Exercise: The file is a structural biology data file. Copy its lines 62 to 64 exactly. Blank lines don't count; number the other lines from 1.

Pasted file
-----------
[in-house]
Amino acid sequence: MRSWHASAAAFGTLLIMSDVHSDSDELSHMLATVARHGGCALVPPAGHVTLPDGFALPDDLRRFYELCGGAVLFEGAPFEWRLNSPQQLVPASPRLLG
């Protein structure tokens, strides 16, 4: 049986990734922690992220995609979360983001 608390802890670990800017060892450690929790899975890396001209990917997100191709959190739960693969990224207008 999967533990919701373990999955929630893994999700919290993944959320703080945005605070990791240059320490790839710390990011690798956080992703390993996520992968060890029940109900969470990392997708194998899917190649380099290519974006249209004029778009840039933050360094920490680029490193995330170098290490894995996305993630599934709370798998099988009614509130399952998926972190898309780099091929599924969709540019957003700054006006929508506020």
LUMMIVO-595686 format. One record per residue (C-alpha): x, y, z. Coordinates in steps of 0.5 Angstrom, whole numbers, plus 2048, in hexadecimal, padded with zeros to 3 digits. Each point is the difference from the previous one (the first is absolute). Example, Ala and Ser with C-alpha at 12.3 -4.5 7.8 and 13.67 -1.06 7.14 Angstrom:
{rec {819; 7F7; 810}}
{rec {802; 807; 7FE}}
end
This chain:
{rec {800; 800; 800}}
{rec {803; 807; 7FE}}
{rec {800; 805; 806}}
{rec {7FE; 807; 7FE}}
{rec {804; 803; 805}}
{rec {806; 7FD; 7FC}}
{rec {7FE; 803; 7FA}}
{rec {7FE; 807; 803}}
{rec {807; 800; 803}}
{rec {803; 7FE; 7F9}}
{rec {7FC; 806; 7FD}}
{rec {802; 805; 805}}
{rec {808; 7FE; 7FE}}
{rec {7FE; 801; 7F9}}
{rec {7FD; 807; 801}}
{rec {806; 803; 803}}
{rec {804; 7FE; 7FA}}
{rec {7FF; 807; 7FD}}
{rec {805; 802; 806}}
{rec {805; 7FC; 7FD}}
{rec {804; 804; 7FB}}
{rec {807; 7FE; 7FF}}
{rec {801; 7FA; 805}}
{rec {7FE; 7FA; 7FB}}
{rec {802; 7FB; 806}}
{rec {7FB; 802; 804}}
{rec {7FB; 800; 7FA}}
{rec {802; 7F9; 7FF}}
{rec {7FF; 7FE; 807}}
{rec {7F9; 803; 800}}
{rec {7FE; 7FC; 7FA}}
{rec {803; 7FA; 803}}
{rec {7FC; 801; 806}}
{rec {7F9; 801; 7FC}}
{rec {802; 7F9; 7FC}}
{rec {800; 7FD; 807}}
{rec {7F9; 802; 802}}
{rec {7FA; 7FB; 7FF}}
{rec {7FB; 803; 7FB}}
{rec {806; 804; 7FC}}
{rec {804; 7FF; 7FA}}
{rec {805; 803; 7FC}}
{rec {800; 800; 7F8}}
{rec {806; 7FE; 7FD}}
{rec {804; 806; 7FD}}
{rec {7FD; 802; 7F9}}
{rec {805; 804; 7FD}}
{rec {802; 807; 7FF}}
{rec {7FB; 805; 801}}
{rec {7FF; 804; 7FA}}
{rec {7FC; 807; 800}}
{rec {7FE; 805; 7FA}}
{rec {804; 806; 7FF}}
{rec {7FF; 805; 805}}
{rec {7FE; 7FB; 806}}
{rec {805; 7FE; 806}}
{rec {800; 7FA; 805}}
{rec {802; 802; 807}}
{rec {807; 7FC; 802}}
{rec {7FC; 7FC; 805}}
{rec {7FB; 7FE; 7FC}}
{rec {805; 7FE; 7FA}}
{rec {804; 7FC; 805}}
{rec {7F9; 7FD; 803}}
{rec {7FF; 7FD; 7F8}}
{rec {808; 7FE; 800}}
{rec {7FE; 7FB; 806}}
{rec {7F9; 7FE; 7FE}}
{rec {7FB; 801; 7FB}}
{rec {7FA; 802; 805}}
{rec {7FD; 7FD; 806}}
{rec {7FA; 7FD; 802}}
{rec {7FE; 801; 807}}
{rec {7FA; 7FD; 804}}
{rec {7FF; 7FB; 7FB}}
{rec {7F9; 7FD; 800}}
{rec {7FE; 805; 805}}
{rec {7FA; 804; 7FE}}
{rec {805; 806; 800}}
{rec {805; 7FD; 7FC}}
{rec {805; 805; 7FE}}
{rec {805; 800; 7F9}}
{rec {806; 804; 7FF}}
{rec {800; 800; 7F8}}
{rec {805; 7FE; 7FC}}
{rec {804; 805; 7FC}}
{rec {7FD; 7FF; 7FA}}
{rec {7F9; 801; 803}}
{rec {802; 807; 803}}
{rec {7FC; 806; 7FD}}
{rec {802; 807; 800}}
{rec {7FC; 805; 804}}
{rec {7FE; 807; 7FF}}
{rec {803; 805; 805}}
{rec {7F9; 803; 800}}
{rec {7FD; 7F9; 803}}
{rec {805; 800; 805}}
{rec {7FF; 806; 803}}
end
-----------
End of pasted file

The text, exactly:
{rec {7FF; 805; 805}}
{rec {7FE; 7FB; 806}}
{rec {805; 7FE; 806}}